Low-vision expert serves Cortez

Support group meets once a month

Rose Romero, low-vision coordinator at Southwest Center for Independence in Cortez, poses with her service dog Ivy. Enlargephoto

Cortez Journal/Jim Mimiaga

Rose Romero, low-vision coordinator at Southwest Center for Independence in Cortez, poses with her service dog Ivy.

Rose Romero and her seeing-eye dog Ivy know the trials and tribulations of blindness.

Acceptance and adjusting to a life without sight takes time, but she is here to help with services and technology at a walk-in Cortez office.

Romero is the low-vision coordinator for the Southwest Center for Independence, located at 2409 E. Empire Street, east of Highway 145.

“Our job is to help the disabled live independently, and for the vision impaired to learn the resources and all of the gadgets to make life better,” Romero said.

A retinal detachment in 2009 led to Romero losing sight in her left eye. She had it removed and replaced with a prosthetic that looks so real you don’t notice it’s fake.

“They’re amazingly detailed and crafted to match your other eye,” she said. “They’re realistic, designed by professional designers, not like the old glass eyes.”

Then in 2010 glaucoma in Romero’s other eye became so severe she became legally blind.

But the spry Romero was not deterred by her disability, and she understands the physical challenges, anguish, and depression that come with vision loss.

“I’ve walked in their shoes, I know what they are going through,” Romero says. “I decided instead of quitting, I would move forward.”

The Center has training services for the visually impaired, including on using a white cane, how to get a seeing eye dog, vocational rehabilitation, and setting up a household for independent living. A network of eye doctors, consultants, and specialists is also offered.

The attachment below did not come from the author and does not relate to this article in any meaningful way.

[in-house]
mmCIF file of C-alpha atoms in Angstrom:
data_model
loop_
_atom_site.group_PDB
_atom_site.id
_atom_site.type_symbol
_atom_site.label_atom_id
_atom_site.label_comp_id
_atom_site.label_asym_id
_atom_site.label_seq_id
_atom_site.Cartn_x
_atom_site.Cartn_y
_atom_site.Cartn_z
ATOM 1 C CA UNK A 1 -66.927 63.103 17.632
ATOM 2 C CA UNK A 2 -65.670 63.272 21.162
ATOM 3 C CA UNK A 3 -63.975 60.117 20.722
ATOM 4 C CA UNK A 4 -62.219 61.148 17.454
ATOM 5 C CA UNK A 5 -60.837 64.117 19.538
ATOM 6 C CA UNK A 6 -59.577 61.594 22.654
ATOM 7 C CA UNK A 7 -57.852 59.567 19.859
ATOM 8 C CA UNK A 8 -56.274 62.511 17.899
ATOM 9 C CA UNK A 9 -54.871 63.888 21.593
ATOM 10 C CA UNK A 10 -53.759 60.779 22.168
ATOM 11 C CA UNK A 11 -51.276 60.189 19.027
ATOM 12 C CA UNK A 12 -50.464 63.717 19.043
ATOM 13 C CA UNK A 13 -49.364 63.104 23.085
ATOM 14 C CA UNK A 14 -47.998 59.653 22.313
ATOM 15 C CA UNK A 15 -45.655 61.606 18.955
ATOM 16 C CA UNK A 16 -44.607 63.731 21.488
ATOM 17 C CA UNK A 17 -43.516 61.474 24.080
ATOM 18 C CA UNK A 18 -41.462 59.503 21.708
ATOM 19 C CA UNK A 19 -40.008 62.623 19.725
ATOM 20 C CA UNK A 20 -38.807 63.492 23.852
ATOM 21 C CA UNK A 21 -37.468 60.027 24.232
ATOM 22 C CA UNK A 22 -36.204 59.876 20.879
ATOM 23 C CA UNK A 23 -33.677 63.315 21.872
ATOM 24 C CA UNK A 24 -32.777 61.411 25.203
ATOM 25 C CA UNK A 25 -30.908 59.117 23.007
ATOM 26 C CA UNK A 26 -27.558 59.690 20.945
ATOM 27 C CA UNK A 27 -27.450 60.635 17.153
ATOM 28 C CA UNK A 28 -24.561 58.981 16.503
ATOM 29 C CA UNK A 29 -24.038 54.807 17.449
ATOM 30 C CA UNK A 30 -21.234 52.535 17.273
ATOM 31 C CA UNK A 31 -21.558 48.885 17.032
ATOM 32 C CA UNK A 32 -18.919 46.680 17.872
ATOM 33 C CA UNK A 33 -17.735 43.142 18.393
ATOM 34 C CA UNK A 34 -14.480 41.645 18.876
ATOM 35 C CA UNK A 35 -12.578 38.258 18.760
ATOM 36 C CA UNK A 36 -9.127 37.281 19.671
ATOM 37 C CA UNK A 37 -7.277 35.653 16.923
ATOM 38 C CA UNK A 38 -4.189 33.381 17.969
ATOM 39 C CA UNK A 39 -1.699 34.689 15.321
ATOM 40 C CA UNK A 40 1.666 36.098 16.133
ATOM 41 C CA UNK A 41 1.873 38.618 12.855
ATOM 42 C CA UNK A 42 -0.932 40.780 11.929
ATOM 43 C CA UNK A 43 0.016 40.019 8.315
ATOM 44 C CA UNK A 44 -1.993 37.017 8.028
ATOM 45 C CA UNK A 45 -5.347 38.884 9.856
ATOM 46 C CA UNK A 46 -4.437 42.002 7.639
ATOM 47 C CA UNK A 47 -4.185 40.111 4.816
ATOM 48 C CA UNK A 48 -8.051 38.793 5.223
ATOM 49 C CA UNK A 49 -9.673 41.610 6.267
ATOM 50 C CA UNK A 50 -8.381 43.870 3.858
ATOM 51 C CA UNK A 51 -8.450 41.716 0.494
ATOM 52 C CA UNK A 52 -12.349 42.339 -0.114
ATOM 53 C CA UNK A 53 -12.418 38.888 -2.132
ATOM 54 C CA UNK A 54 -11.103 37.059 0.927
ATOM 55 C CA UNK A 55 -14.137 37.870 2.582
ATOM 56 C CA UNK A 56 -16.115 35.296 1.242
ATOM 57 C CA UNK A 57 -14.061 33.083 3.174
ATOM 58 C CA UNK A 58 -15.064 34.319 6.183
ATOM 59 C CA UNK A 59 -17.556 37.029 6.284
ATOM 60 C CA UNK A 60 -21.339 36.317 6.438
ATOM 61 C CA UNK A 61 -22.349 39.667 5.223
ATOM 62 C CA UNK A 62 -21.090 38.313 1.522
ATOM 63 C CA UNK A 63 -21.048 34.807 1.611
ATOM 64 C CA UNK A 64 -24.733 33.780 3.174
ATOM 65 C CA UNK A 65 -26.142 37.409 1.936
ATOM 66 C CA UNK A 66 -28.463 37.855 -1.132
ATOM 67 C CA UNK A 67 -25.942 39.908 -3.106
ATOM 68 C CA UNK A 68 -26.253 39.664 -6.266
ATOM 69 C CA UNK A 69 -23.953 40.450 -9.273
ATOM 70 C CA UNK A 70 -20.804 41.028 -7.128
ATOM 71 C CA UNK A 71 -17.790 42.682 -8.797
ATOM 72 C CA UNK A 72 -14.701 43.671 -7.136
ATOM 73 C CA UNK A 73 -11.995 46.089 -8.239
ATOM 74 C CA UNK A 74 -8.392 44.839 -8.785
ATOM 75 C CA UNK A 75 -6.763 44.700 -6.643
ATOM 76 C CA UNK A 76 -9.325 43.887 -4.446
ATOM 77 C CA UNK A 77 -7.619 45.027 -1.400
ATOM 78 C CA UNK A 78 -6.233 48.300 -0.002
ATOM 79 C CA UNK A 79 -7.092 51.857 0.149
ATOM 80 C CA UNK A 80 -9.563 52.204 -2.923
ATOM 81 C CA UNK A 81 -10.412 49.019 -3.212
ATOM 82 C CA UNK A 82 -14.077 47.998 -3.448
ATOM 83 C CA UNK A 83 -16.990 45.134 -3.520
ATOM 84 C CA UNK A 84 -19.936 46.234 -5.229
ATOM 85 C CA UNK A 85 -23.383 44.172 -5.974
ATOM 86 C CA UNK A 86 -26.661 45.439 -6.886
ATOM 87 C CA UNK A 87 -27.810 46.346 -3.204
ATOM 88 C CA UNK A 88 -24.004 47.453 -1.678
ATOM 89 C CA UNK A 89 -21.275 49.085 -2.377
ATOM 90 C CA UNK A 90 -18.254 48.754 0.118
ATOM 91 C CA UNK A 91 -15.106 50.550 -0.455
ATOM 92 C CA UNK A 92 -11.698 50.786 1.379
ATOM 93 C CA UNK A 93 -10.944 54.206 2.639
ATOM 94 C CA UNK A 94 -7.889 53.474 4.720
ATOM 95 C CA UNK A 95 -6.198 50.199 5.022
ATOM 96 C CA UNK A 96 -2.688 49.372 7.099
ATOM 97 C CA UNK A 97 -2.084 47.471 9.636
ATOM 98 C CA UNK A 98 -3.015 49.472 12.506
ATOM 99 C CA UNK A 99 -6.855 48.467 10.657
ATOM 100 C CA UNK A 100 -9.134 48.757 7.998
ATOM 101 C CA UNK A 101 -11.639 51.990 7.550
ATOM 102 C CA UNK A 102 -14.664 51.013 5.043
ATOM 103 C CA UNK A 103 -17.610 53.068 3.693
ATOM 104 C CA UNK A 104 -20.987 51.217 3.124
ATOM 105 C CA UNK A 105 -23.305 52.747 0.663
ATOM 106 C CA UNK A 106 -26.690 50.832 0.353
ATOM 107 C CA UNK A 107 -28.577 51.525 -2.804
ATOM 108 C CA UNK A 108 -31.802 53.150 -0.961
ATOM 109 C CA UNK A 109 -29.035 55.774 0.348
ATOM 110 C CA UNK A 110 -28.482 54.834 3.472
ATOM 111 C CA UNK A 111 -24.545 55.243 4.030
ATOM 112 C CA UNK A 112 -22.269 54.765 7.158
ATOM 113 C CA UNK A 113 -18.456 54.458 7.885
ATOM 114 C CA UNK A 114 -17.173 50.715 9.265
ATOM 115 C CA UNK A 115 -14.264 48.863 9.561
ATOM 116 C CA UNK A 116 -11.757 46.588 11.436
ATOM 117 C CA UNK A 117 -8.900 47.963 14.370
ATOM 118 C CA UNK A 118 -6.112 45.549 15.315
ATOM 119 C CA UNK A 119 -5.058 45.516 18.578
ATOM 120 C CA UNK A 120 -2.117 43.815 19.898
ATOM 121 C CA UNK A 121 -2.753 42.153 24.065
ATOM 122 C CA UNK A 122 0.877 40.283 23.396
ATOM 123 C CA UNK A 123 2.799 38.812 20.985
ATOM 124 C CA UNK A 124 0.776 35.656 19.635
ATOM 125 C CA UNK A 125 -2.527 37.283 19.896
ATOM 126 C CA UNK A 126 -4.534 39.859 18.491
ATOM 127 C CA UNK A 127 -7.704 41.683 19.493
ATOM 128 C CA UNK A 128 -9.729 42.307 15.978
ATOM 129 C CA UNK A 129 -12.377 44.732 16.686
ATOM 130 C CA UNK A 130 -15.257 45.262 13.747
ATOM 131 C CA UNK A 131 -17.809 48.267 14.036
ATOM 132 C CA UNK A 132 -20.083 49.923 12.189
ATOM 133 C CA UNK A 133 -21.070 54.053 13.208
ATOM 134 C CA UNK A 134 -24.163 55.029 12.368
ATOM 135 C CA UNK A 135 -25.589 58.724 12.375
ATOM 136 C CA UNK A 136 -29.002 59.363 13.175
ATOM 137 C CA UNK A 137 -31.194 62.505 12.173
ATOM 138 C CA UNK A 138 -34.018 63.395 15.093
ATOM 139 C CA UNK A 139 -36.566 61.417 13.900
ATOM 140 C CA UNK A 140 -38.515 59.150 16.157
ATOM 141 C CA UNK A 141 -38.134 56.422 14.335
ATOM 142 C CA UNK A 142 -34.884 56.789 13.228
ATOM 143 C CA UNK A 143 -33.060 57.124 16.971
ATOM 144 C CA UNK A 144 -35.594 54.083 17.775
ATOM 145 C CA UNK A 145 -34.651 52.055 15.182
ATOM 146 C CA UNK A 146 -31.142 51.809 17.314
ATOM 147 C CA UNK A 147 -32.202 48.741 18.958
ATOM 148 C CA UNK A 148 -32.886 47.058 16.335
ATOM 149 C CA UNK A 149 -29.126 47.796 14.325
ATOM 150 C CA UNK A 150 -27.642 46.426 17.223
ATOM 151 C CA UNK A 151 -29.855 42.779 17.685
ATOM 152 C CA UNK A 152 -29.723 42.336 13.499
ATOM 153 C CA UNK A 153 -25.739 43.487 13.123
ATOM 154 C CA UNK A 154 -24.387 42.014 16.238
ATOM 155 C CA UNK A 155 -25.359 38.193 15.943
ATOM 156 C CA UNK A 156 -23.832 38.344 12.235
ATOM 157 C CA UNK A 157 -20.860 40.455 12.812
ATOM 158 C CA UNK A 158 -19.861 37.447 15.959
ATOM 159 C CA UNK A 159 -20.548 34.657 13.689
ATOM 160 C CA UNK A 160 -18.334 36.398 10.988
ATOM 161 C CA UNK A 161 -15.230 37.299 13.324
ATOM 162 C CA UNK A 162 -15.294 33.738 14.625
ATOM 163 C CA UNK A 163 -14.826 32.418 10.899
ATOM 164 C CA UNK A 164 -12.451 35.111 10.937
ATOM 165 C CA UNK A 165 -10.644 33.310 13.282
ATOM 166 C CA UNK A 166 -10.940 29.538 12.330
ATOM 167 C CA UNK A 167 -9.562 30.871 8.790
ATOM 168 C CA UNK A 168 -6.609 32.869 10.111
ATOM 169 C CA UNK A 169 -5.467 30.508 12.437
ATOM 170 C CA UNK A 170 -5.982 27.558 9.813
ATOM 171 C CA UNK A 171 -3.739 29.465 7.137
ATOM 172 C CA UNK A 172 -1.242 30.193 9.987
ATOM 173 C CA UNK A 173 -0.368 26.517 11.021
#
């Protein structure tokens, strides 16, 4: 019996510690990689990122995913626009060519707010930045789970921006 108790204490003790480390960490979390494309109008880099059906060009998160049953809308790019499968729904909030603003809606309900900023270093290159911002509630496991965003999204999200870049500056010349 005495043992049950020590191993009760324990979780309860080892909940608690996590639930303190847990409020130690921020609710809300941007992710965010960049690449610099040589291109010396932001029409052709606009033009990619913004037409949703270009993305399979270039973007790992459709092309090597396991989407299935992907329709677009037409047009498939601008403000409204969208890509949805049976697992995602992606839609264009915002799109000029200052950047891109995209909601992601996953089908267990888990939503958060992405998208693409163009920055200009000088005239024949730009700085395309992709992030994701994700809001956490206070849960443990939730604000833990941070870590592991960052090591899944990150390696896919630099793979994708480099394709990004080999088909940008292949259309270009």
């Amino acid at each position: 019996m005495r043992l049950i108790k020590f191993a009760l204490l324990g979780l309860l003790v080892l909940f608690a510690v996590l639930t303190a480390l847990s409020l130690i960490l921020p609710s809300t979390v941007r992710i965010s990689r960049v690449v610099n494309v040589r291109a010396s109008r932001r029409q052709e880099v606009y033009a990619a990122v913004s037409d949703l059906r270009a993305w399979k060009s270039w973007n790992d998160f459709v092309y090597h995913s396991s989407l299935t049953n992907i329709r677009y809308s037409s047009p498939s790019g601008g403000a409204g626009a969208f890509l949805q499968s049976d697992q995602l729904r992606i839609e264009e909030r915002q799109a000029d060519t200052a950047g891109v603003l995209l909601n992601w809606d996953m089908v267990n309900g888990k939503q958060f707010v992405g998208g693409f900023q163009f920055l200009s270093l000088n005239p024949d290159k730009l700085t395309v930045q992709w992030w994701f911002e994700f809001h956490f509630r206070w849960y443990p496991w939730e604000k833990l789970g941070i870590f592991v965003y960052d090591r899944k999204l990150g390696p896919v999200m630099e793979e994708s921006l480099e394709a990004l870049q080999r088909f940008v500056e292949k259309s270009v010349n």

Romero, who still has partial sight, gets excited about low-vision technology. One device allows visually impaired to magnify images and text onto a screen or wall.

Other machines scan copy and then read it back to the person.

“The low-vision technology works really well, and we help to choose the right device and set it up,” she said. “Everyone is at a different level. We accommodate for each person’s situation.”

Equipment such as 20/20 pens, wide-ruled paper, bumps, electronic magnifiers, talking books and watches, large-print calendars and address books, large-print checks, and much more is also available through the Center.

A support group meets once a month in Cortez. The Center serves 100 local residents, but there is a lack of awareness of the service.

“It is hard for people to lose their vision, they tend to isolate and don’t want people to feel sorry for them,” Romero says. “You can’t help losing your vision, but you can adjust your attitude, and look at it as another life problem to overcome.”

Call (970) 759-2347 to make an appointment.